“But I am going to be a grandfather soon.”
“Wasn’t Moses ninety years old when he went to war against Midian?” the Zionist asked.
“I suppose that he was,” Tevye answered.
“And Joshua was seventy when he led the Jews into battle against the seven Canaanite nations.”
“Joshua wasn’t a broken-down milkman like me.”
“Isn’t it written, `In a place where there are no men, be a man?'”
When did you become such a Biblical scholar?” Tevye asked.
“I studied in heder, remember?”
“Why did you stop?”
“The rebbe would tweak my ear when I wasn’t paying attention.”
“Is a pinch in the ear a reason to abandon the Torah? Our forefathers had more mettle than that.”
“I’ll show you what mettle we have,” Ben Zion answered. He called to his friends to mount up. Then he swung a bullet belt over Tevye’s shoulder, and with a smile, helped him into his saddle. Bat Sheva and Hava watched from the doorway of Hodel’s house as their father rode off with the rifled shomrim.
“I don’t believe it,” Hava said. “It’s Tata!”
After a few nervous moments, Tevye brought his steed to a gallop alongside the others. He remembered, of course, how to ride, but the jolts to his spine were painfully new. With each bounce in the air, he felt another disc slide out of place. Nevertheless, Tevye found himself enjoying the ride. Blood rushed through his veins. The wind swirled around him. The hooves of the horses thundered over the earth. If Ben Zion had yelled out a war cry, Tevye would have yelled out too. In the adventure, he forgot about his mourning for Tzeitl. Suddenly, for the first time in ages, he felt like a young man with his whole life just beginning anew.
Like soldiers of fortune, the Jews rode along hillsides and streaked across valleys. The horses were just beginning to work up a sweat when they reached the well at the southern border of the kibbutz. The area around it was completely deserted. Sitting tall in his saddle, Ben Zion scanned all of the hillsides.
“It may be an ambush,” he said.
Everyone gazed over the mountainous terrain. Rifles were pointed in every direction. Tevye mimicked the others, not knowing if his rifle was loaded. Ben Zion slid gracefully down from his horse and told Tevye to follow. With far less elegance, Tevye let his boots plunge back down to the earth.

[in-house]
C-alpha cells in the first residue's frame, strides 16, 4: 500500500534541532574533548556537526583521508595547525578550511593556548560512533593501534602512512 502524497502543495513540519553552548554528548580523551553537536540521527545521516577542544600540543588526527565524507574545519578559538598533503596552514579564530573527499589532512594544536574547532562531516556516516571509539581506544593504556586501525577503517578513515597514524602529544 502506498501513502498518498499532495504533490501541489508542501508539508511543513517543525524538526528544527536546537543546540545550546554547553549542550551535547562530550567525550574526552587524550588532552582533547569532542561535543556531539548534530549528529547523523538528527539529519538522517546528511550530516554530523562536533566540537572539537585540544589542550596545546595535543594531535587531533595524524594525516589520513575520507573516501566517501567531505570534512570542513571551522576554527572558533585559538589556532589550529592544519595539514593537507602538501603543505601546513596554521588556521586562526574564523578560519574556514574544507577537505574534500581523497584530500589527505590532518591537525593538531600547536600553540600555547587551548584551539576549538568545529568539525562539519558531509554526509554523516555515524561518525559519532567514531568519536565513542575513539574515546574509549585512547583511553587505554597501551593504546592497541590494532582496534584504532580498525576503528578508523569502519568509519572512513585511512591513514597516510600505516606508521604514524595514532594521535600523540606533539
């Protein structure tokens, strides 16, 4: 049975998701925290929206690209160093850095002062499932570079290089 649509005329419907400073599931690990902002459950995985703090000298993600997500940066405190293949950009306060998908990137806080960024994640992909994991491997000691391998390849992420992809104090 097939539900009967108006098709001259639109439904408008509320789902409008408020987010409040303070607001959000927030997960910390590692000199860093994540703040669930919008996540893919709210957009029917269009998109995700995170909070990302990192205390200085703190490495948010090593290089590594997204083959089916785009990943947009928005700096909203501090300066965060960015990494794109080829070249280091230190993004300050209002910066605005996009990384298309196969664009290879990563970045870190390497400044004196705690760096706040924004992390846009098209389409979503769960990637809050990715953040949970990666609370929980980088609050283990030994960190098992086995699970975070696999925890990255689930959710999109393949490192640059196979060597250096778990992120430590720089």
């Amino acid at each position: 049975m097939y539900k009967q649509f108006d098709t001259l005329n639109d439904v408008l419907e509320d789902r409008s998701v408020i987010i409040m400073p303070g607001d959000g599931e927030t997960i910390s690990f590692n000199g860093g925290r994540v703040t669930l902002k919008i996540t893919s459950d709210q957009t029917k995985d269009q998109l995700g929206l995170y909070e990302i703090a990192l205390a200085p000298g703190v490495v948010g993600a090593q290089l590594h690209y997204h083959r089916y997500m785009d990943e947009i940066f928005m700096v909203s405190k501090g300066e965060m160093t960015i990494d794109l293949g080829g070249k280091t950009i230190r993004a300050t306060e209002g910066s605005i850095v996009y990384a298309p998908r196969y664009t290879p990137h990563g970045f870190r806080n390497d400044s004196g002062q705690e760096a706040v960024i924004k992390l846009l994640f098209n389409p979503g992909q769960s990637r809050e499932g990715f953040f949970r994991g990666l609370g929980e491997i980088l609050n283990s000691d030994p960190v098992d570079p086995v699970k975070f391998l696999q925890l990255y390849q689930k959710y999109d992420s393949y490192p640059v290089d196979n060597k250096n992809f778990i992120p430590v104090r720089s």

“You load a rifle like this,” Ben Zion said, taking Tevye’s rifle and sliding a bullet into its chamber. “To shoot, you cock the hammer, aim with one eye, and fire.”
Ben Zion pulled the trigger. The rifle roared. The bullet splintered the trunk of a tree a short distance away. “You try,” he said, handing the rifle to Tevye.
Tevye took the rifle, slid a bullet into the chamber, cocked the hammer, aimed, and squeezed the trigger. His shoulder jerked with the explosion. The crackle of the rifle echoed in his ears like the bark of an angry dog. This time, the tree stood unscathed.
“You shut both of your eyes,” Ben Zion said. “Try again.”
Once again, Tevye took aim. Slowly he squeezed the trigger. This time, he was braced for the recoil. To his surprise, a chunk of bark flew off of the tree.
“Mazal tov!” Ben Zion said. “You stay here and guard the well, while we scout the area.”
“Alone?” Tevye asked.
“You have the rifle. If the Arabs come back, fire a shot in the air to alert us. We will be within earshot.”
“What if they shoot at me?” Tevye asked.
“Shoot back. Most Arabs are cowards. Usually, at the sound of gunfire, they flee.”
Tevye did not feel reassured. With his mazal, if there were only one brave Arab in the world, he would be the one who returned to the well.
Ben Zion swung up to his saddle. “Yalla!” he called. He spurred his horse, and everyone rode off, leaving Tevye alone. Clutching his rifle, the milkman scanned the surrounding hills.
“Vayzmeer,” he mumbled aloud. The Yiddish expression of worry sounded strangely foreign in the Biblical hills of the Galilee. Tevye realized that to become a real part of the Land, he would have to learn everyday conversation in Hebrew. Once again, Tevye made sure the rifle was loaded. His eyes roamed over the countryside for signs of the enemy.